Saturday, March 29, 2014
Saturday March 29 2014
Idaho is a state with "Open Range Laws", meaning livestock has the right of way. Cows wander in and scare your horses off and eat your hay? Too bad, you have to fence them out. Bull charges you out in the open? Too bad, he has the right of way. You hit a cow out on the highway? Too bad, you are liable and you get to pay for your car damage and reimburse the rancher. (We know to drive very carefully on the highways in the winters and springs here.)
The property owner has to fence unwanted livestock out. (Idaho Code apparently allows counties to create "herd districts" where the animal's owner is liable for any damage it causes, but I expect there aren't many herd districts in the state; and anyway, land previously used as open range can't become a herd district.)
There are plenty of twists and turns within this law (such as, what defines a "lawful fence"), but the basic law is, if you don't want the cows on your property, you have to maintain the fencing to keep them out.
We get the occasional cow or two or three every year up our canyon that we drive on out (although if it's a bull, we call the ranchers to come get their bulls! We don't mess with bulls), but this year, many, many cows can't resist our green grass and the delightful bubbling crick up the canyon.
This winter, we're doing a lot of moving cows out, and we're doing a lot of fencing 'em out. Hammering the little U-nail-jobbers is good hand-eye coordination practice for some people (ahem), and besides, driving cows is excellent cross-training for the endurance horses, some of whom are afraid of cows.
It's just part of life in the West!
Sunday, March 23, 2014
Sunday March 23 2014
That's one of the quotes from Bobbie Jo Lieberman's blurb about my upcoming book, Soul Deep in Horses. You'll see her full blurb, (as well as author Milton C. Toby's blurb), on the back cover of the book. Bobbie is editor of Trail Blazer magazine, so I like to think she knows what she's talking about.
Here's the copy on the back cover, to give you a taste of what is to come:
Merri Melde knew early in her existence that horses would be her life. In Soul Deep in Horses: Memoir of an Equestrian Vagabond, she paints a vivid portrait with her moving words of a unique life irrevocably entangled with horses - the adventures, the beauty, the humor, the thrills, the fun, the fear, and above all, the love that goes deep down into the soul.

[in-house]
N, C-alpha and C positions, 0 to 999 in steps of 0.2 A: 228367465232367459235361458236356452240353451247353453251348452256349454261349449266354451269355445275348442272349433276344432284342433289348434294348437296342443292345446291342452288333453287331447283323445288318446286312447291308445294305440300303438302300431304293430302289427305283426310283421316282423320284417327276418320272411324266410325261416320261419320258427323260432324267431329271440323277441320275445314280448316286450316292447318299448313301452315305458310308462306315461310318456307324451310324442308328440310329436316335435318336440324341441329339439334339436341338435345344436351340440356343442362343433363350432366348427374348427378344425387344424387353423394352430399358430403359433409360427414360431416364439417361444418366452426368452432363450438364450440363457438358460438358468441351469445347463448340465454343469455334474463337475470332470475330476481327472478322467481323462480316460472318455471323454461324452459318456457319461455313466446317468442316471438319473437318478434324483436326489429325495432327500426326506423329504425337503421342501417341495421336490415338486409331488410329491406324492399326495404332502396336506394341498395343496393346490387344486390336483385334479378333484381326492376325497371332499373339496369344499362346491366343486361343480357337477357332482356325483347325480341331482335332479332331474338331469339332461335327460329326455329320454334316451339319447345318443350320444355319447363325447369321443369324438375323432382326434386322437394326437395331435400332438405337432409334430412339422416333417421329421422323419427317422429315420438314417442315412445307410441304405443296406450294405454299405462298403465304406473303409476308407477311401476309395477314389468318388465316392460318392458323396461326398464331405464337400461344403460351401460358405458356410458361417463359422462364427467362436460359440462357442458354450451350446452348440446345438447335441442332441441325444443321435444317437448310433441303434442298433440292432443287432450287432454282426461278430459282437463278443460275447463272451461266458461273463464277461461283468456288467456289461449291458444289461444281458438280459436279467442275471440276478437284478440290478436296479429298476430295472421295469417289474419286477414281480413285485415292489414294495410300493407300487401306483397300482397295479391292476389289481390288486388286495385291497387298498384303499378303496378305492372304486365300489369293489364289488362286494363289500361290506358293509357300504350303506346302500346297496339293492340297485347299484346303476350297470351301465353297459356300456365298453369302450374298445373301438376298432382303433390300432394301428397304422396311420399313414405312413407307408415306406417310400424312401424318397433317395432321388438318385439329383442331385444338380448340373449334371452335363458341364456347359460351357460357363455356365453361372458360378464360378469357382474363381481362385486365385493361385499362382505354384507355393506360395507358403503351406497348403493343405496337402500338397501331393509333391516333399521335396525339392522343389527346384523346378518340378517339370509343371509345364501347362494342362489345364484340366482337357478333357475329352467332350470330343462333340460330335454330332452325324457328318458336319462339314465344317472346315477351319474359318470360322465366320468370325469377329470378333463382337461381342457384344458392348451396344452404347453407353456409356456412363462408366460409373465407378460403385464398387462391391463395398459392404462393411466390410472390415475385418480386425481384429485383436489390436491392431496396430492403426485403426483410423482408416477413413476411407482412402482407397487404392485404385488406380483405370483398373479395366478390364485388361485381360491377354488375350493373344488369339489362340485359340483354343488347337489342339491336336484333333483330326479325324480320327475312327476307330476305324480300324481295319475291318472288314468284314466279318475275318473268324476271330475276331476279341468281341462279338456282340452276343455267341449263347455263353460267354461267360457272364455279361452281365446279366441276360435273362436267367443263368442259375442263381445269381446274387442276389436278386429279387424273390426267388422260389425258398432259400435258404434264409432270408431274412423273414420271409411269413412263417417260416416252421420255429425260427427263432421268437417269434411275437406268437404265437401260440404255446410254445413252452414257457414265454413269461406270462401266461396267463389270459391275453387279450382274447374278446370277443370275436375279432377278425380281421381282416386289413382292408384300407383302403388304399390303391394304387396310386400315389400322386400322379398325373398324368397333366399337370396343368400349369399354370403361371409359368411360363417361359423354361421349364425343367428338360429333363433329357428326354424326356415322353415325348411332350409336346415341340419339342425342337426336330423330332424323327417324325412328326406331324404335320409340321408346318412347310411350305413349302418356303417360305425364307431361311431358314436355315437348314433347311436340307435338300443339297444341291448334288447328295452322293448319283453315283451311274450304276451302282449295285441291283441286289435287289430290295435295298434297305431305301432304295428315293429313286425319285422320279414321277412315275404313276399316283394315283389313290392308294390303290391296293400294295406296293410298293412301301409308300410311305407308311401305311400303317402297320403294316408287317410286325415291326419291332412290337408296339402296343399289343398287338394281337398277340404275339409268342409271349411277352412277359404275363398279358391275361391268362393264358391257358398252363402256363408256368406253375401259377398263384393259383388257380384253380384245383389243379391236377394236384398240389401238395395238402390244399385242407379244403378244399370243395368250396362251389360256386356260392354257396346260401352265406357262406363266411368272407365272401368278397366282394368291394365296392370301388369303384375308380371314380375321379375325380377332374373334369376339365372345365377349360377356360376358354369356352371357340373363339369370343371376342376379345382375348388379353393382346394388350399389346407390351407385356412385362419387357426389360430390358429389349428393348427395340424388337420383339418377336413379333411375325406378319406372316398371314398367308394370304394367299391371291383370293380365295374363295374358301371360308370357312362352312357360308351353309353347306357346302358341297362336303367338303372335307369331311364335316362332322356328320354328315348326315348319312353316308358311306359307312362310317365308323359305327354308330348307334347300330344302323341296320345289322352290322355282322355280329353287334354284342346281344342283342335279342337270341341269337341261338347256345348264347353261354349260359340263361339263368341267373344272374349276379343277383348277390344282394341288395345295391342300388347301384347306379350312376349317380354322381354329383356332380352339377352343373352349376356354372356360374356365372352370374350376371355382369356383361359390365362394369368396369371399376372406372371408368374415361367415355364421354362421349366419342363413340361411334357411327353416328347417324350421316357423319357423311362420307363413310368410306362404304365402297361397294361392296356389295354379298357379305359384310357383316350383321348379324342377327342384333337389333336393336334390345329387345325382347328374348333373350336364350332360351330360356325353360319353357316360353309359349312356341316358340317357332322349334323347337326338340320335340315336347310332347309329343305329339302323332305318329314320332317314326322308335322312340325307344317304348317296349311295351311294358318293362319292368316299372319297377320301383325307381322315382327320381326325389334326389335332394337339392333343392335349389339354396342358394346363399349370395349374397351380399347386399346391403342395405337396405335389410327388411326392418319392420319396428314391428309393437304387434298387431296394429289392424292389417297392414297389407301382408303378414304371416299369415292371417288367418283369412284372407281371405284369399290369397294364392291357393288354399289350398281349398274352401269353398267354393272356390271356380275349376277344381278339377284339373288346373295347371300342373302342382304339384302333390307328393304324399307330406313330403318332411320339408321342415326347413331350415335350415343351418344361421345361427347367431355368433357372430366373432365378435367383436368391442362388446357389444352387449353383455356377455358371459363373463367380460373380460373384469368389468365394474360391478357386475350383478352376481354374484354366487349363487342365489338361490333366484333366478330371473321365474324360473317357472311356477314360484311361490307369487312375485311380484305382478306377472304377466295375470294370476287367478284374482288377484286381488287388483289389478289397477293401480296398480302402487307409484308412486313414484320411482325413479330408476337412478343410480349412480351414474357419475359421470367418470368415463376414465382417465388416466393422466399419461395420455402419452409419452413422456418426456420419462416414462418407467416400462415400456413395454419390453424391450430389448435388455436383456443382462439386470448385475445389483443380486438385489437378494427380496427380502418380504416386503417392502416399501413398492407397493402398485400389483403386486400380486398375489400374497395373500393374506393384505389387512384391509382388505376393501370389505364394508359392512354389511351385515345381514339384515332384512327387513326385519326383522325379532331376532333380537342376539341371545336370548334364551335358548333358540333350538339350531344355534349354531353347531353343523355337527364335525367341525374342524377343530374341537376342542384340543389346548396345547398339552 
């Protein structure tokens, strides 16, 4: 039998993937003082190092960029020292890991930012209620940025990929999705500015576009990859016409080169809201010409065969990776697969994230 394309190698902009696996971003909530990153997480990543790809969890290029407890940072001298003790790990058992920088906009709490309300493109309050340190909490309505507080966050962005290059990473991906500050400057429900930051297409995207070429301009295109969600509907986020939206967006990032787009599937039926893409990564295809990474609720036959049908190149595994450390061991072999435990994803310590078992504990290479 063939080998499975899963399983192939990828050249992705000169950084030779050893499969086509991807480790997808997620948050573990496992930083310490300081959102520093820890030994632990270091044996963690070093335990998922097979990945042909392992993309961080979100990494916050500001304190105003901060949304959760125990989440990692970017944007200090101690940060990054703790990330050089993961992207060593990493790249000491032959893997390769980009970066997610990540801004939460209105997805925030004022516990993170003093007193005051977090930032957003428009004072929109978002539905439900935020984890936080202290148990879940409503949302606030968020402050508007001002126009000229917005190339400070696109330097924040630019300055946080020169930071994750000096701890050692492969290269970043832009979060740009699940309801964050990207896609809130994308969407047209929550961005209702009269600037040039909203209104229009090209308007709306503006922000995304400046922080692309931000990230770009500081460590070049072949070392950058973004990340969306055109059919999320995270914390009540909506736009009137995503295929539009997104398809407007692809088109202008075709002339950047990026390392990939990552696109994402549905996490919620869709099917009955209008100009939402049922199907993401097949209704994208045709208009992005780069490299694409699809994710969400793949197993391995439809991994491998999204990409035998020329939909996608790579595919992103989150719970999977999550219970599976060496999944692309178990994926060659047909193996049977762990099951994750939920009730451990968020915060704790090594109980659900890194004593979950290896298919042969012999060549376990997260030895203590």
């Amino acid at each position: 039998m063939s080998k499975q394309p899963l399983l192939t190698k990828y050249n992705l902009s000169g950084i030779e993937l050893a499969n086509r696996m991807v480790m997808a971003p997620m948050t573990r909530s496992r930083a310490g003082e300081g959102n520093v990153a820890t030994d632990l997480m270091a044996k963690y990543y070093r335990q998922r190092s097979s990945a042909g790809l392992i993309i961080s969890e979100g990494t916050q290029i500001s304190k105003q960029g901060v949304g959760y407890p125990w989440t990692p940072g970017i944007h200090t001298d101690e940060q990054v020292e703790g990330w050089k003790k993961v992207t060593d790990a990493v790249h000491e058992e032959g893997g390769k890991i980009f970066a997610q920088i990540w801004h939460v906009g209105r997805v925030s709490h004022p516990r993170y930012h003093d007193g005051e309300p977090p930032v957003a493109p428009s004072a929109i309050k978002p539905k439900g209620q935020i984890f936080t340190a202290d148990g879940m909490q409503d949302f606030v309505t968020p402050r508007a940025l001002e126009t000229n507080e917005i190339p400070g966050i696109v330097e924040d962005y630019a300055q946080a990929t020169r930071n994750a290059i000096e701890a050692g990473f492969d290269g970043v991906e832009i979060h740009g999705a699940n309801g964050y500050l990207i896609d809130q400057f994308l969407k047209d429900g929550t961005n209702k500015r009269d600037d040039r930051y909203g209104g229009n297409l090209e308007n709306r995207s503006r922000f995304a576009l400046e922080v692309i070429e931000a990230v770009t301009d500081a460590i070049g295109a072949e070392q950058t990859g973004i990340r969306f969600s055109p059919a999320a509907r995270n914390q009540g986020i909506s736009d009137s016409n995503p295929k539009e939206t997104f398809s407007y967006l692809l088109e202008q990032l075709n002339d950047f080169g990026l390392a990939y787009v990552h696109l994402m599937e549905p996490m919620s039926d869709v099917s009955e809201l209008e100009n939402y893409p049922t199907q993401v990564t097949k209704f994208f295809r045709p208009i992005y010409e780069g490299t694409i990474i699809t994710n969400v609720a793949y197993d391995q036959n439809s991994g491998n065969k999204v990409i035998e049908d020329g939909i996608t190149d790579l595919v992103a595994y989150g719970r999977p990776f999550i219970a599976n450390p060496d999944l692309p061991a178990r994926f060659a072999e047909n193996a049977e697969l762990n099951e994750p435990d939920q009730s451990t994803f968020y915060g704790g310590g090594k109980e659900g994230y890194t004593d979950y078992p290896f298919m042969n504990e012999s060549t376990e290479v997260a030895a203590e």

Part memoir, part travel and horse-riding adventure book, this heartfelt narrative packed with excitement and emotion will appeal not just to horse lovers, but to those who have followed their dreams, and to anybody who has ever lost their courage and rediscovered it once again.
“And still I willingly run down that trail alongside them, dancing in their hoof prints, discovering the next unforeseen dream and finding the next treasure, reverently and deferentially clutching the next gift they unselfishly share with me. The desire to ride a trusted horse is almost a physical ache, a fathomless void to fill, something I am helplessly bound to pursuing the rest of my life.”
As you can see up top, The Raven got his claws on the first proof copy, and he's busy with the final proof-reading. Scheduled publishing date is April 1st!
Thursday, March 20, 2014
Thursday March 20 2014
The Old Farmer's Almanac says of the first day of spring: "Ah, spring! This season brings increasing daylight, warming temperatures, and the rebirth of flora and fauna."
The Owyhee Herd says of the first day of spring: "Ah, spring! Shedding horse hair, wisps of green grass to munch on, cows on the hillsides to stare at and run away from, sunshine glaring off the ice-sheened Owyhee mountains, brisk wind, romping in the breeze."
Happy Spring Equinox!
Monday, March 10, 2014
Monday March 10 2014
Have you ever used an online dating service where the person you're interested in isn't quite what he or she advertised? (I haven't, but I've heard things.)
Have you ever gone horse shopping online and found the horse isn't quite what he or she is advertised? (I haven't, but I've heard things.)
He says he's 6' 4" and slender, healthy, family values, good looking, good job, good income, outdoorsy, handy at everything. Attached photo is, well, handsome - tall, buff but not overdone, taken in the outdoors where he sure looks at home, a photo that rather takes your breath away and makes you take that chance and hop in the car and go meet him at the cafe across town for coffee.
Ad says the equine is a bay 6-year-old gelding, 15.2 hands, sound, well-broke, good bloodlines, very athletic, makes a good fill in the blank prospect, is personable and willing. The photo attached is, well, handsome - taken out on the trail under saddle in the perfect collected trot on a loose rein, a photo that rather takes your breath away and makes you take that chance and hitch up the trailer and drive across country to meet him and pick him up and bring him home to your barn.